The term “craft” doesn’t just apply to the production of beer but to the culture of other makers in the area. Before the arrival of Europeans, Maine was a vibrant cultural centre for numerous Native American tribes. One such tribe was the Passamaquoddy, whose customs have endured for more than 12,000 years. That culture brought many traditions, one of which is the art of weaving baskets from local ash trees.
In his front yard in Orono, a 15-minute drive up the Penobscot River, Gabriel Frey sits preparing to start a new ash basket in the Passamaquoddy tradition. He stands and lifts an axe into the air. Abruptly, he swings downward and slams the blunt back side of the axe into a long, pale yellow log of ash. With precision, the craftsman repeats the motion. Thud, thud, thud – from one end of the log to the other. Once finished, the narrow section of the wood he strikes separates and Frey peels it off. “This goes back generations in our family. We have all that knowledge to rely on, then we have our own artistic additions,” he says as he sits down to further refine the strips of wood that will become his newest basket. Both he and his brother Jeremy learned many basket-weaving techniques from their mother. They work with the Maine Indian Basketmakers Alliance to promote the tradition and find ways to market pieces they weave. So far they’ve introduced their ancient, regional craft to the contemporary-art scene with works going to the Smithsonian and international collectors.
While millennia-old craft and tradition are an impressive part of what you’ll find in Orono, there are other handmade goods that don’t reach quite so far back into history. At Shaw and Tenney’s warehouse the smell of freshly milled ash, spruce and maple trees wafts through the air as skilled workers make oars and paddles by hand – the exact way it’s been done at this company since it was founded 157 years ago.
“These guys are craftsmen and artisans,” says owner Steven Holt, as he stands next to a lathe that’s been in use since 1858. Over the course of his company’s history, the use of its products has shifted. “In 1858 paddles and oars were a means of commerce. We have since transitioned to a company that manufactures oars and paddles for discretionary, recreational applications,” says Holt, clearly proud of the fact that his business has stayed relevant.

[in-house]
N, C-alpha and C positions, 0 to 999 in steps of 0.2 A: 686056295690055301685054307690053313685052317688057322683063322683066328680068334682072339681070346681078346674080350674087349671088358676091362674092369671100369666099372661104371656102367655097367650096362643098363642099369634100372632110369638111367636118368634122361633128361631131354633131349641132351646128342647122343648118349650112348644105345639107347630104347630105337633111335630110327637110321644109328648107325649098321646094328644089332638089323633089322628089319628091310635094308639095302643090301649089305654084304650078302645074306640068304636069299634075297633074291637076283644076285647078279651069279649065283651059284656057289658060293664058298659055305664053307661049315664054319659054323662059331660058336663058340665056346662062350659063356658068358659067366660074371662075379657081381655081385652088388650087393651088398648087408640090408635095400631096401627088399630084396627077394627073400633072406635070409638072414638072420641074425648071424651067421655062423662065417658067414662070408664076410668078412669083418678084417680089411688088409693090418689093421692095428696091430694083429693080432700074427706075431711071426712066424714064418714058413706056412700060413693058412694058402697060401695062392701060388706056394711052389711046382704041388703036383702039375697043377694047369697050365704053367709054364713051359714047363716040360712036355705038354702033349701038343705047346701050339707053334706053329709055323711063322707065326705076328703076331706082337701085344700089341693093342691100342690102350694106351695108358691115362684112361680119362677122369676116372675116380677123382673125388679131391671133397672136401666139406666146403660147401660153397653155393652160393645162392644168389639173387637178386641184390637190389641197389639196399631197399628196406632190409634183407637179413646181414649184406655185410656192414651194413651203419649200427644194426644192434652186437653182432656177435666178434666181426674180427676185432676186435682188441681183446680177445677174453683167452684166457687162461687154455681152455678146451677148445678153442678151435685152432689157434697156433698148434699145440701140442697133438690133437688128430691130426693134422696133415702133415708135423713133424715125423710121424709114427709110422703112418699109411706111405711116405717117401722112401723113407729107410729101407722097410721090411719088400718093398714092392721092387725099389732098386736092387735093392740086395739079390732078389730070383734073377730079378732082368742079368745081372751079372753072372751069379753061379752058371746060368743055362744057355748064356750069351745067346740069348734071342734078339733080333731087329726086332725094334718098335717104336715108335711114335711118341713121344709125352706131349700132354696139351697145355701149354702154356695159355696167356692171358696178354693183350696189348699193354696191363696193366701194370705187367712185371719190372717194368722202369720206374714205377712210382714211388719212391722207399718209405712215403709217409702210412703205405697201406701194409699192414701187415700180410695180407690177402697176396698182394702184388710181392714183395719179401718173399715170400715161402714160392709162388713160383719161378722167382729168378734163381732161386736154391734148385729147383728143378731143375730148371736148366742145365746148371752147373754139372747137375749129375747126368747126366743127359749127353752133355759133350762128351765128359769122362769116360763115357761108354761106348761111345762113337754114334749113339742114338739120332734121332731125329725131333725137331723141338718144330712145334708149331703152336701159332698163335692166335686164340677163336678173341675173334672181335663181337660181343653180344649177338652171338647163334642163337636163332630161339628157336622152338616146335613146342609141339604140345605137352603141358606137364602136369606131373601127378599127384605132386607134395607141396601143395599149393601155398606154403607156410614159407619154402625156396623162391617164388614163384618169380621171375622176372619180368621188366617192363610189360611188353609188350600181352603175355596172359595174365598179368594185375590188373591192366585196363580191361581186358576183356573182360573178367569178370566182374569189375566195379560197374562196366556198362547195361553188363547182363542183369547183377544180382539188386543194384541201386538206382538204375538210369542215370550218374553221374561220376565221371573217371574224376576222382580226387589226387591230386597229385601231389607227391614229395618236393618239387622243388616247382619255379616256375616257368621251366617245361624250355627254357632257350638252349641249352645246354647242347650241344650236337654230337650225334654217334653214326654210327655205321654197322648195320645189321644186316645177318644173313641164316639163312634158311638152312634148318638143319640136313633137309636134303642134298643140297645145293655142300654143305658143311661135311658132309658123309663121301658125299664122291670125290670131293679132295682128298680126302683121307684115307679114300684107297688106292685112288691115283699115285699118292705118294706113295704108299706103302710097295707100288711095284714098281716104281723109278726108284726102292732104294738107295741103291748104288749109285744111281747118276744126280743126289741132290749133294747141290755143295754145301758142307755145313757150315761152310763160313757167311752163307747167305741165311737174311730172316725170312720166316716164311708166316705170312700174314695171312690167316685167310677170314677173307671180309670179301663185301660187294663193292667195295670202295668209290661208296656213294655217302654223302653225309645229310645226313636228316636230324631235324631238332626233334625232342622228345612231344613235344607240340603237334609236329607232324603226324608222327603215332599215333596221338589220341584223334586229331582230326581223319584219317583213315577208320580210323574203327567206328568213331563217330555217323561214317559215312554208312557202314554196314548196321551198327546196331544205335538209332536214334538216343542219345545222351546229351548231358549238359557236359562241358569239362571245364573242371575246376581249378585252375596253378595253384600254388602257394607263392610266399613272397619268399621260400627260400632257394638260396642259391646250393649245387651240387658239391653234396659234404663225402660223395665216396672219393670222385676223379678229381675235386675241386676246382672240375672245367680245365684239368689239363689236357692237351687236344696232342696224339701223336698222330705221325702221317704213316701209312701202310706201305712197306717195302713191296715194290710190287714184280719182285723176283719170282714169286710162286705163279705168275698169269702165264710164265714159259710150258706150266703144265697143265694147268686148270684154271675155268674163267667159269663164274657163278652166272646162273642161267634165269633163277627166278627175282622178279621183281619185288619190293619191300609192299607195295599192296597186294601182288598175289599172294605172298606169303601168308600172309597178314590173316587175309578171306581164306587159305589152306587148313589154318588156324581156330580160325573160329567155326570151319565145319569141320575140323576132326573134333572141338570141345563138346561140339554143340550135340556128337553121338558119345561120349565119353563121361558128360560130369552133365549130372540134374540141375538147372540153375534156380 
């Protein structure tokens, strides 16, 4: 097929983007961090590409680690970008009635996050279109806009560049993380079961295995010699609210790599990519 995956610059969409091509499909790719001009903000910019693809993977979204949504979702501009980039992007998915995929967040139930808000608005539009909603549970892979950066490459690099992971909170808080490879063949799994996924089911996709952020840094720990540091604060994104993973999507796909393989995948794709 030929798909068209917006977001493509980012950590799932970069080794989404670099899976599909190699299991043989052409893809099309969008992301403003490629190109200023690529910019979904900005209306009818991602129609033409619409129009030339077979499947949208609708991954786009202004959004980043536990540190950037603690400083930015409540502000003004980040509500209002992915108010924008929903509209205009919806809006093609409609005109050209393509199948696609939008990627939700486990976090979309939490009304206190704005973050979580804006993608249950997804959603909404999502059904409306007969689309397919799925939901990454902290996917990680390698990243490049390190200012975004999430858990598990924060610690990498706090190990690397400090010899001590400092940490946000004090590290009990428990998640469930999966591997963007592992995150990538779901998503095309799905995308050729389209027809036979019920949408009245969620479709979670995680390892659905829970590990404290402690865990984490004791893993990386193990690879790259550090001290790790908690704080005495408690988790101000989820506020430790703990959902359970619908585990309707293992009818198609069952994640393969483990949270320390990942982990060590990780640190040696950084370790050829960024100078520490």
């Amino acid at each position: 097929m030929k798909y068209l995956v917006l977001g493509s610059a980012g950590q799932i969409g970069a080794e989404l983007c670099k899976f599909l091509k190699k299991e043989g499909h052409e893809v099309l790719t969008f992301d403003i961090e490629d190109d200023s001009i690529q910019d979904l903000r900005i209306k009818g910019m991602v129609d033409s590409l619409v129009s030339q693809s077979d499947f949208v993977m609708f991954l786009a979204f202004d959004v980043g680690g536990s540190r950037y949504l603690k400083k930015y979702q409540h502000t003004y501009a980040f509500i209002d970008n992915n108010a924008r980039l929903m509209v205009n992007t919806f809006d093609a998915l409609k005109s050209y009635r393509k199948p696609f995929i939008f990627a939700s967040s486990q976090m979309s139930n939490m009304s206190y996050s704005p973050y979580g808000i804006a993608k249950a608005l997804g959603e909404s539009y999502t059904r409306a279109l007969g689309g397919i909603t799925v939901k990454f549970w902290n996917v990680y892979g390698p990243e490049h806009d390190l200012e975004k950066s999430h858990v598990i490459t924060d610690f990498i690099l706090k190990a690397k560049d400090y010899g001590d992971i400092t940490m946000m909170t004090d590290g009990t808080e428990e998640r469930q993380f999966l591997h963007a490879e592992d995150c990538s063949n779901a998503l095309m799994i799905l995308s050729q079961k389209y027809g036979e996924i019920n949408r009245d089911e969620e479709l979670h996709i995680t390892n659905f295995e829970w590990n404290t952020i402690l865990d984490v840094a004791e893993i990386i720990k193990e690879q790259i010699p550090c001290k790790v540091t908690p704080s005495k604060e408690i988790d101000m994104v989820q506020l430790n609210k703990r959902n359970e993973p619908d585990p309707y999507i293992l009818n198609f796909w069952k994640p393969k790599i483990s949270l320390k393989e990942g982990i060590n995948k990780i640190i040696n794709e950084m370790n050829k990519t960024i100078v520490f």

When you talk to the entrepreneurs in the greater Bangor area you get a sense that they are motivated to meet the needs of a place looking to find a revitalised soul. That helps explain the buzz surrounding the Fiddlehead restaurant. Six years ago Laura Peppard, 34, and Melissa Chaiken, 35, were facing unemployment after the closure of the Bangor restaurant in which they worked. So they decided to open their own place in the Central Business District. “We really loved working with each other and we loved this area – we wouldn’t be anywhere else,” says Albin.
The food, created and prepared by Chaiken is a smart sampling of seasonal produce and meat from local producers. Chaiken spent time working under great chefs in Maine but her Malaysian and Jewish parentage and childhood in Tokyo also inform her approach to the menu. “I was very lucky,” she says, although the real luck belongs to those who manage to score a table at Fiddlehead during a night out on the town.
Bangor lacks a concentration of great restaurants and well-thought-out retail sites. The beauty of the place comes from elsewhere: the jaw-dropping nature just beyond the city line; the feeling that, in spite of setbacks like long winters, economic downturns and complicated state politics, things will always rebound; the people who smile and do whatever they can to help you find what you’re looking for; and the US veterans who wait at the airport day and night to greet every single soldier arriving home from overseas. That’s Bangor.
Just before our visit Bangor International Airport swung into action once again, hosting a distressed Air Canada flight that was forced to make an emergency landing. “We worked with customs and kept them in our transit lounge,” says Anthony Caruso of the passengers bound from Toronto to St John’s. He and his team made sure everyone was looked after, even entertained. “The Stanley Cup was on that night so we turned on the TV.” Soon a relief aircraft landed and took the passengers onward. They likely didn’t ever have any inclination to visit this place – but they didn’t miss their hockey match and that will certainly leave an impression.